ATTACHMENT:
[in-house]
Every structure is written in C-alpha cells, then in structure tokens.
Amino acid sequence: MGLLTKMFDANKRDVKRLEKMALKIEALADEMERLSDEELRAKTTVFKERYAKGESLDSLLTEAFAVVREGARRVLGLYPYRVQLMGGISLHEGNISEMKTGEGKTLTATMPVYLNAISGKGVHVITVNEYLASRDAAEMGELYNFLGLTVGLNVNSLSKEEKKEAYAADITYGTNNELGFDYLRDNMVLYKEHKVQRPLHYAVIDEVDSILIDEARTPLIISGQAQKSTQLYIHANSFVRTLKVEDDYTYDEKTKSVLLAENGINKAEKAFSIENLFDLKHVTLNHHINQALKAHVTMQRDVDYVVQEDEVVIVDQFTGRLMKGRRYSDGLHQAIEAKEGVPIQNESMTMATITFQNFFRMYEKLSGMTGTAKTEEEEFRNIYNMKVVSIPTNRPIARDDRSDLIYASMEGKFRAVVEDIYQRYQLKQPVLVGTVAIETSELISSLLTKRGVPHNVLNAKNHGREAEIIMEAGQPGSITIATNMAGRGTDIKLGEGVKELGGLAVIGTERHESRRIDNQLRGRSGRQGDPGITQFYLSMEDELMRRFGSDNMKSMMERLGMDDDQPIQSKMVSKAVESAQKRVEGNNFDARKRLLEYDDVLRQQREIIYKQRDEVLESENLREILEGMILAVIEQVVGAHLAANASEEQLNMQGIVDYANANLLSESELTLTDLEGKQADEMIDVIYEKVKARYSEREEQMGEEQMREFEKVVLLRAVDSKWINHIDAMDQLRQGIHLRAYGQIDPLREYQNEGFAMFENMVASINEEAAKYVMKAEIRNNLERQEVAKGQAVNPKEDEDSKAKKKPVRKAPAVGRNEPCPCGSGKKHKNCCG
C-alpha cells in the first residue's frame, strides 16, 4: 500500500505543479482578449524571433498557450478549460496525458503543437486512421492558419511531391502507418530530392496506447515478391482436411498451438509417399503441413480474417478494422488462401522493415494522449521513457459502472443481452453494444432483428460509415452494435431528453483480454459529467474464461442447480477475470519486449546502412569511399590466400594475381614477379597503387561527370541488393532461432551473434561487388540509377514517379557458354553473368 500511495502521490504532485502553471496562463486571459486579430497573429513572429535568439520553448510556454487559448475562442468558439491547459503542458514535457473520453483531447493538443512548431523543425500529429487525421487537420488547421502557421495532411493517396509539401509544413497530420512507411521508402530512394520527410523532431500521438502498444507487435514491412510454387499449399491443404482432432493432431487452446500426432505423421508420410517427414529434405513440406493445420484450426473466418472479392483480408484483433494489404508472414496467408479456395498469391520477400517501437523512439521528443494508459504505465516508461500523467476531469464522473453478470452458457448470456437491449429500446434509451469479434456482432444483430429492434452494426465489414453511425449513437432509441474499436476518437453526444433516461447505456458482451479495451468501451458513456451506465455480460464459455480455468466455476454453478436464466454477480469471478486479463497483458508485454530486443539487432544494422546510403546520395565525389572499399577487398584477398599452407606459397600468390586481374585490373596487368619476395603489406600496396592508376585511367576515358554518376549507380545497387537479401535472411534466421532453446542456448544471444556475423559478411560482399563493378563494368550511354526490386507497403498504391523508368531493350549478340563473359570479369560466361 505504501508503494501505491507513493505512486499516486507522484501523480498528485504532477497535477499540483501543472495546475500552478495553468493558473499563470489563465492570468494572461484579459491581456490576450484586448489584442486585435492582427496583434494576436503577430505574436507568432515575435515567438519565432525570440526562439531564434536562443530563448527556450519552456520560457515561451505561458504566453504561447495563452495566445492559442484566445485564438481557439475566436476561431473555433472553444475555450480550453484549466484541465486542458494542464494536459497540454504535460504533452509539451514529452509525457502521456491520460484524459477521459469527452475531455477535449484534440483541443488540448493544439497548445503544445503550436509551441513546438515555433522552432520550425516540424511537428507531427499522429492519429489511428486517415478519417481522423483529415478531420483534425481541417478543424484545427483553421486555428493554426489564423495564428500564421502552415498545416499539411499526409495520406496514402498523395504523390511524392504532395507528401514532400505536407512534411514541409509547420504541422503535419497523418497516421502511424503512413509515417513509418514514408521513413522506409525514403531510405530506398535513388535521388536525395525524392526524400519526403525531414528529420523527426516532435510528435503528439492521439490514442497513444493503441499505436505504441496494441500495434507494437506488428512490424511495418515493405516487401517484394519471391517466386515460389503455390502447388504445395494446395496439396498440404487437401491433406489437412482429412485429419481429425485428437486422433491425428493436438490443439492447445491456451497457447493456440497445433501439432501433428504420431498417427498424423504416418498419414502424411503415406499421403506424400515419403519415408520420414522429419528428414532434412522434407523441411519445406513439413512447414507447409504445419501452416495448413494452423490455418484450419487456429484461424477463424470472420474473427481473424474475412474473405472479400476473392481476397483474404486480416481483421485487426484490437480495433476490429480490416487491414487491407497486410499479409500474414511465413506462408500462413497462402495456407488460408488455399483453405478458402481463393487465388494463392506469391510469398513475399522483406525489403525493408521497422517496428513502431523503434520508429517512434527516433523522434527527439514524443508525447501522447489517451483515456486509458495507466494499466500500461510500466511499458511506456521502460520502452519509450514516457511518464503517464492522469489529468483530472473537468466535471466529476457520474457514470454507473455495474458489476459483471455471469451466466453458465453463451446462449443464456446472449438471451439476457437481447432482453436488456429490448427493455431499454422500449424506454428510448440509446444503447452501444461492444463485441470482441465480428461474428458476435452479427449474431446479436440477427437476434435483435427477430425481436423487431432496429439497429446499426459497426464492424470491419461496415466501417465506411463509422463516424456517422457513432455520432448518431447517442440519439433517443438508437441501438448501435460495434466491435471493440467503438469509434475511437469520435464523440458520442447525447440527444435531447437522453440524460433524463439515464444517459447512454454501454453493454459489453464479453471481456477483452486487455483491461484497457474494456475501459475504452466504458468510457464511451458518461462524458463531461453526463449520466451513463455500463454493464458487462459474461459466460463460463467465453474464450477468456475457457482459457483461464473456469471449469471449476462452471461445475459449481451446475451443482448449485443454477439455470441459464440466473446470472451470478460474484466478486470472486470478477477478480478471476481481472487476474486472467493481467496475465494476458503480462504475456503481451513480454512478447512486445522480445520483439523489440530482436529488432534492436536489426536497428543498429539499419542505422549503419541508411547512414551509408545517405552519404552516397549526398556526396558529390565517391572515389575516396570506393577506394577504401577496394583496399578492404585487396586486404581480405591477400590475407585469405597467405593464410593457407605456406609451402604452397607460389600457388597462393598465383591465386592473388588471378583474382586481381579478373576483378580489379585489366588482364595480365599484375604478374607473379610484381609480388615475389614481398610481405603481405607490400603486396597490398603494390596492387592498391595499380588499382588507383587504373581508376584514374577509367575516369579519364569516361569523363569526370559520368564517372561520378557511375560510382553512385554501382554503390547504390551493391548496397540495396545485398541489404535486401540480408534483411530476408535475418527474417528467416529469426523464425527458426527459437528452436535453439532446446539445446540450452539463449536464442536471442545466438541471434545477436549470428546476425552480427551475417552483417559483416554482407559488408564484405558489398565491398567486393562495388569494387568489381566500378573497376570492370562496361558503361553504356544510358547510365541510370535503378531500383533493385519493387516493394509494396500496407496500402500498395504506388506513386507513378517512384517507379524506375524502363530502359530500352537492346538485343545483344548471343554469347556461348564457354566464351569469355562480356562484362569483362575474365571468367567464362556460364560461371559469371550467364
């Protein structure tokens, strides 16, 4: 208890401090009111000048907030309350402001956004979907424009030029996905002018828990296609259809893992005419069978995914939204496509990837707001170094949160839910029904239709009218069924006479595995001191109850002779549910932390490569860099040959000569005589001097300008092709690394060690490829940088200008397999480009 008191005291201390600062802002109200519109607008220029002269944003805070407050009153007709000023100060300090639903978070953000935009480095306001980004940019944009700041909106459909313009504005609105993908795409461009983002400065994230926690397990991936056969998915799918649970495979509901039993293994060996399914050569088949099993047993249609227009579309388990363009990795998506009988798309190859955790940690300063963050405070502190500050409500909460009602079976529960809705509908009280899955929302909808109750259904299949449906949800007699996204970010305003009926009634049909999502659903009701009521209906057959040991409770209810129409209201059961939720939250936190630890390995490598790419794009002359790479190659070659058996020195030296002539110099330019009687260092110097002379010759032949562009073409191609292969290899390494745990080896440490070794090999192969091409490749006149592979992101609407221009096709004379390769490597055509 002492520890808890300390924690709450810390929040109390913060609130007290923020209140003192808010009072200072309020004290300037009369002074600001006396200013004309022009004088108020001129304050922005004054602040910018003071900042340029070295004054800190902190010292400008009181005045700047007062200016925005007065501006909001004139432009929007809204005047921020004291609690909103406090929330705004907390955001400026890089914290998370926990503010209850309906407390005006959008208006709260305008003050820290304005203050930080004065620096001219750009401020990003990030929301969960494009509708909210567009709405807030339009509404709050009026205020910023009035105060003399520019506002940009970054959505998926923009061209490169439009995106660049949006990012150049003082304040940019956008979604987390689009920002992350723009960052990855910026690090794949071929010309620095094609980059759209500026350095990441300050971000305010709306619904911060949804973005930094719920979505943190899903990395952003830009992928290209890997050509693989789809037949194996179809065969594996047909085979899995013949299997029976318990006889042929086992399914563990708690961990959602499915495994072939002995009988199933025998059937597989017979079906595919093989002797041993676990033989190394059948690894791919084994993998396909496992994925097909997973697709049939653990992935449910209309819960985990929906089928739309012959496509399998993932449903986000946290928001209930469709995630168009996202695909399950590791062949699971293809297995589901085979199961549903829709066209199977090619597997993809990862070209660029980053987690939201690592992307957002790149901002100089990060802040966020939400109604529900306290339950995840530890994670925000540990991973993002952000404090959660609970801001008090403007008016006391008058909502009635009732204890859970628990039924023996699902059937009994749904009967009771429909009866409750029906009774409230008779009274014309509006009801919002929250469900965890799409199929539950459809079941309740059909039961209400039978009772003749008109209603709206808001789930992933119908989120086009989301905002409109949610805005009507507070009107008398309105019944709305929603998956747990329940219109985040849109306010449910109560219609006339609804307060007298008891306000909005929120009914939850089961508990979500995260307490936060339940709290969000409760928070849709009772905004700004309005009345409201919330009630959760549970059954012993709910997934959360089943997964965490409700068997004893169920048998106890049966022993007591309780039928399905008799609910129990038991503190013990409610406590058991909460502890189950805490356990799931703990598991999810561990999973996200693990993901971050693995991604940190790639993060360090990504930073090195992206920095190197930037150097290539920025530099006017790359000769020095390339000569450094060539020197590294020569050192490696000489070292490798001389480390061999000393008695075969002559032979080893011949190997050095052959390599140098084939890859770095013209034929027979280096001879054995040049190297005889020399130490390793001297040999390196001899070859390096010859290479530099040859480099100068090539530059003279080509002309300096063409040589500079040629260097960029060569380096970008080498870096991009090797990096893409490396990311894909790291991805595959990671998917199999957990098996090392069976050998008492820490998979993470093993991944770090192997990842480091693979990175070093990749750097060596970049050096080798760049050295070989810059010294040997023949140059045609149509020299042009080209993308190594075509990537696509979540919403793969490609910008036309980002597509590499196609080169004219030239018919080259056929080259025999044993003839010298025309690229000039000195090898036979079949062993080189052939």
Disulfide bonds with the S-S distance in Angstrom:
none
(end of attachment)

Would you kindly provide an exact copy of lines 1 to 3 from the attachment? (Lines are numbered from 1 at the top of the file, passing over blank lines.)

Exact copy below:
[in-house]
Every structure is written in C-alpha cells, then in structure tokens.
Amino acid sequence: MGLLTKMFDANKRDVKRLEKMALKIEALADEMERLSDEELRAKTTVFKERYAKGESLDSLLTEAFAVVREGARRVLGLYPYRVQLMGGISLHEGNISEMKTGEGKTLTATMPVYLNAISGKGVHVITVNEYLASRDAAEMGELYNFLGLTVGLNVNSLSKEEKKEAYAADITYGTNNELGFDYLRDNMVLYKEHKVQRPLHYAVIDEVDSILIDEARTPLIISGQAQKSTQLYIHANSFVRTLKVEDDYTYDEKTKSVLLAENGINKAEKAFSIENLFDLKHVTLNHHINQALKAHVTMQRDVDYVVQEDEVVIVDQFTGRLMKGRRYSDGLHQAIEAKEGVPIQNESMTMATITFQNFFRMYEKLSGMTGTAKTEEEEFRNIYNMKVVSIPTNRPIARDDRSDLIYASMEGKFRAVVEDIYQRYQLKQPVLVGTVAIETSELISSLLTKRGVPHNVLNAKNHGREAEIIMEAGQPGSITIATNMAGRGTDIKLGEGVKELGGLAVIGTERHESRRIDNQLRGRSGRQGDPGITQFYLSMEDELMRRFGSDNMKSMMERLGMDDDQPIQSKMVSKAVESAQKRVEGNNFDARKRLLEYDDVLRQQREIIYKQRDEVLESENLREILEGMILAVIEQVVGAHLAANASEEQLNMQGIVDYANANLLSESELTLTDLEGKQADEMIDVIYEKVKARYSEREEQMGEEQMREFEKVVLLRAVDSKWINHIDAMDQLRQGIHLRAYGQIDPLREYQNEGFAMFENMVASINEEAAKYVMKAEIRNNLERQEVAKGQAVNPKEDEDSKAKKKPVRKAPAVGRNEPCPCGSGKKHKNCCG